Because the season only starts tomorrow, a single writeup from the 2008 season was present on the page. I’ve posted it below so It won’t be lost forever! I hope this change goes a long way towards making Up’North more enjoyable and user friendly!
Soldier Pond, Final Casts of the 08′ Season
*Anyone who knows me, knows that fall is my favorite time of the year. Cold, Crisp air, a looming hunting season, but best of all, fall fly fishing.
Water levels were at their lowest point of the season as I parked the truck and started to string up my 6 weight. It was my first trip back home since school had started, and I was itching to get my line wet. After 4 months of fishing every other day this would be my first time in 3 weeks, and most likely my last.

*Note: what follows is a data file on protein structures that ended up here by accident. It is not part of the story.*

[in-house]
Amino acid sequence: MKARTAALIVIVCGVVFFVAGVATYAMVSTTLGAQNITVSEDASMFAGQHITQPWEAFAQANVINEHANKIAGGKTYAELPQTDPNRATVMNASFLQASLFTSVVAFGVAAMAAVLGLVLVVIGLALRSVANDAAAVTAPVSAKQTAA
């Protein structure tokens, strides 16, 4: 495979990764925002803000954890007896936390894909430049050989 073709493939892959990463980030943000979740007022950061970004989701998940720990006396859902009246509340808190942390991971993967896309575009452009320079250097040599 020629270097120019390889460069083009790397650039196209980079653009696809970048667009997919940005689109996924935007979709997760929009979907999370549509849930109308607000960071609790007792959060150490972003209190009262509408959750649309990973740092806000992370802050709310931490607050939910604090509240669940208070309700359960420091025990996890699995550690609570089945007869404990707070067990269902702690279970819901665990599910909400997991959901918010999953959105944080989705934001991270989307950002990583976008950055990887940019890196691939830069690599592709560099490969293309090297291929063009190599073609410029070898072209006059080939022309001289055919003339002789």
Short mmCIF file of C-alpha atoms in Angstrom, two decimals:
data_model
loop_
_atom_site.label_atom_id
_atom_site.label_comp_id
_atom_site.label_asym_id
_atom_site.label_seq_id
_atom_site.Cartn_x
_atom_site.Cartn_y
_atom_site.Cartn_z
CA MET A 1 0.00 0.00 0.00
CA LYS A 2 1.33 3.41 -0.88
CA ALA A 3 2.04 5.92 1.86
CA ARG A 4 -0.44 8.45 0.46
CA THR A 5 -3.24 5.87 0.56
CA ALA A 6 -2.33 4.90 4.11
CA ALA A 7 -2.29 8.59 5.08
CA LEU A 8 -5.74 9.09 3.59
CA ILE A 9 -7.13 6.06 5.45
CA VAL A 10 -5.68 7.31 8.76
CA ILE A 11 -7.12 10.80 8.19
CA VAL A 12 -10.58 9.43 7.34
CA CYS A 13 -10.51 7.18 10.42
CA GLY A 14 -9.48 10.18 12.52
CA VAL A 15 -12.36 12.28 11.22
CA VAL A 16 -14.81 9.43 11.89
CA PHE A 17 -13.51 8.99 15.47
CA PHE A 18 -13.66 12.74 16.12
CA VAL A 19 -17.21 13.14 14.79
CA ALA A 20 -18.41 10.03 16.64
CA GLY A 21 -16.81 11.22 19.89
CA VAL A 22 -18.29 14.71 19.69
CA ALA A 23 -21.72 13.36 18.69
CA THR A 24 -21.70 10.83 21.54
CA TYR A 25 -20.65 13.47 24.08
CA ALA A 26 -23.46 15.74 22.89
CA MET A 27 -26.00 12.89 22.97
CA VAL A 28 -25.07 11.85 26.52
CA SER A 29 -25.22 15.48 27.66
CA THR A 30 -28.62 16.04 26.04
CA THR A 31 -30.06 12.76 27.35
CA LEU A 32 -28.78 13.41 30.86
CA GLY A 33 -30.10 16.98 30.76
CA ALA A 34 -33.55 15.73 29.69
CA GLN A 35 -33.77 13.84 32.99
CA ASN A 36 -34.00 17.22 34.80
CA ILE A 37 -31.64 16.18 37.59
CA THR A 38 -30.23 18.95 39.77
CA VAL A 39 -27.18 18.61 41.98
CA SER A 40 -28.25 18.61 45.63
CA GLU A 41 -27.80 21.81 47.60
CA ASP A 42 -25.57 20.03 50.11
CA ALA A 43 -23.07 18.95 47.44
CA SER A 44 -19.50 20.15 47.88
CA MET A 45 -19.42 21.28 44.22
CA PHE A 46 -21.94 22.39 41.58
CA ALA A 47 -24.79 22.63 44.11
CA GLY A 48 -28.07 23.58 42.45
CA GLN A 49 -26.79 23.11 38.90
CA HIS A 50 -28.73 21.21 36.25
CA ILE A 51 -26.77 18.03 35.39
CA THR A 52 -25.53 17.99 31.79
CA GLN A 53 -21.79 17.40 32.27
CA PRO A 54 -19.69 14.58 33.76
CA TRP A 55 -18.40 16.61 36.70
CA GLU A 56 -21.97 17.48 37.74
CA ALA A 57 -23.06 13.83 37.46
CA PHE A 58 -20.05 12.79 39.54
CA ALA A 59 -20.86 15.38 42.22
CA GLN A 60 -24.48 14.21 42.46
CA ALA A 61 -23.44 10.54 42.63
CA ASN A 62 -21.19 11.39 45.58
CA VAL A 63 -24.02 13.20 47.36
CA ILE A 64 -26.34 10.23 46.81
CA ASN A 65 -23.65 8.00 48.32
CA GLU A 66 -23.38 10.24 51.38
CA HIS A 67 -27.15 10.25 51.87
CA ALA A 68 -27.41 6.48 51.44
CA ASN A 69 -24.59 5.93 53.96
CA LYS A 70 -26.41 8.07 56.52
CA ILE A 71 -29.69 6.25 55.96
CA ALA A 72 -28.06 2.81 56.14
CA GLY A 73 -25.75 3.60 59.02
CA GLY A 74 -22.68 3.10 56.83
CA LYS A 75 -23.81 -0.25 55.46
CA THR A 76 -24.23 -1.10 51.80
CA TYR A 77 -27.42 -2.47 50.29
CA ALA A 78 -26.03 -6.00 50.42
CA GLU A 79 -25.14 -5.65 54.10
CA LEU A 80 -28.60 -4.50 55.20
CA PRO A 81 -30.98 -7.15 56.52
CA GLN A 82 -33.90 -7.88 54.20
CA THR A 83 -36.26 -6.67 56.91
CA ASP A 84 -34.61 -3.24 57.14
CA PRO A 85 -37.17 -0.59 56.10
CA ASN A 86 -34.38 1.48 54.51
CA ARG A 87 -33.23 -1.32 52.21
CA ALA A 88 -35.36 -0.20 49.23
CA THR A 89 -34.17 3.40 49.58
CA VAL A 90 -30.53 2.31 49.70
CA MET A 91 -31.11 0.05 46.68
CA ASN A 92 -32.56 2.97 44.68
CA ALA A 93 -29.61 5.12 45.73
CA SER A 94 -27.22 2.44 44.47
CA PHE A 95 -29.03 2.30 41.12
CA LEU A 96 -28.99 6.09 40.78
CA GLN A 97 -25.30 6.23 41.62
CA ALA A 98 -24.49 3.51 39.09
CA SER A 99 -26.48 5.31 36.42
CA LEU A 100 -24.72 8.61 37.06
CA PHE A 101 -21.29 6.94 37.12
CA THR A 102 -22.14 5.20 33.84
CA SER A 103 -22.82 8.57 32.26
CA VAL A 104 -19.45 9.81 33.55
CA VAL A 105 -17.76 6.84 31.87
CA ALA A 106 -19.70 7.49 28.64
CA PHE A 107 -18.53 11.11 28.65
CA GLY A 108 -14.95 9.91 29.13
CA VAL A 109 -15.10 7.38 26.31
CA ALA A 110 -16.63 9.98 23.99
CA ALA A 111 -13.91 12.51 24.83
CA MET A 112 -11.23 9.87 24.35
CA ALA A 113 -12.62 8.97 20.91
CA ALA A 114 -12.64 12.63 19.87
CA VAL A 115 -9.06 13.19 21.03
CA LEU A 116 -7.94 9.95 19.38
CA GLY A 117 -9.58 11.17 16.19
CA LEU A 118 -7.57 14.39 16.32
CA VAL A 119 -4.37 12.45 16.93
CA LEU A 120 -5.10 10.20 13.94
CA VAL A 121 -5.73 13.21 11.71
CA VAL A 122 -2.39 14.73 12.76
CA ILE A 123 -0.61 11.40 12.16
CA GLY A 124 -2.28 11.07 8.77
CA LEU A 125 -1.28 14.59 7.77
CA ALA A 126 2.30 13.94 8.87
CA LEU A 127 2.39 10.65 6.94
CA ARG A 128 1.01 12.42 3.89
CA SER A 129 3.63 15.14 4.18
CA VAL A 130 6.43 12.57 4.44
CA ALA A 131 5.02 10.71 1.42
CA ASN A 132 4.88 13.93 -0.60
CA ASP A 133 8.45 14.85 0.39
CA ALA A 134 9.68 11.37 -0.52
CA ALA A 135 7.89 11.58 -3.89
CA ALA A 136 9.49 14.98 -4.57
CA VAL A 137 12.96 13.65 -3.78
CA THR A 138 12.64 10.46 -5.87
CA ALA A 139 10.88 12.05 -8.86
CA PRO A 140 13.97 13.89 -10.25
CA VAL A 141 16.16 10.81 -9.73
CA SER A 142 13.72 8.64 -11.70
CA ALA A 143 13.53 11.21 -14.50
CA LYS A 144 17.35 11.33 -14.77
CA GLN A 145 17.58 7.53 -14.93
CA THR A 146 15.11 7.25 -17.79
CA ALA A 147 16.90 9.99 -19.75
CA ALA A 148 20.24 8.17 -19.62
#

I took my normal spot on the Bridge and began casting. I started with a white hornburg and began drifting it in front of the pier and down under the bridge. Stripping my line, I worked my casts towards the left competing with the wind on every stroke. The bridge is one of my favorite spots in the world, but it has it’s fair share of hazards that the wind only seems to compound. About 8 feet above your head is a set of power lines. One arrant cast and you could lose anything from your fly to your entire line, the prove of this hazard decorates the lines like a christmas tree.
I had made a few contributions to this mosaic of fly fishing history, but today I wasn’t in the mood. My hornburg triggered a few follows and even a few light tugs, but no dice. I gradually moved across the bridge, casting to the left and right of the pier and wrestling more consistantly with the wind at this point. My patience was wearing thin.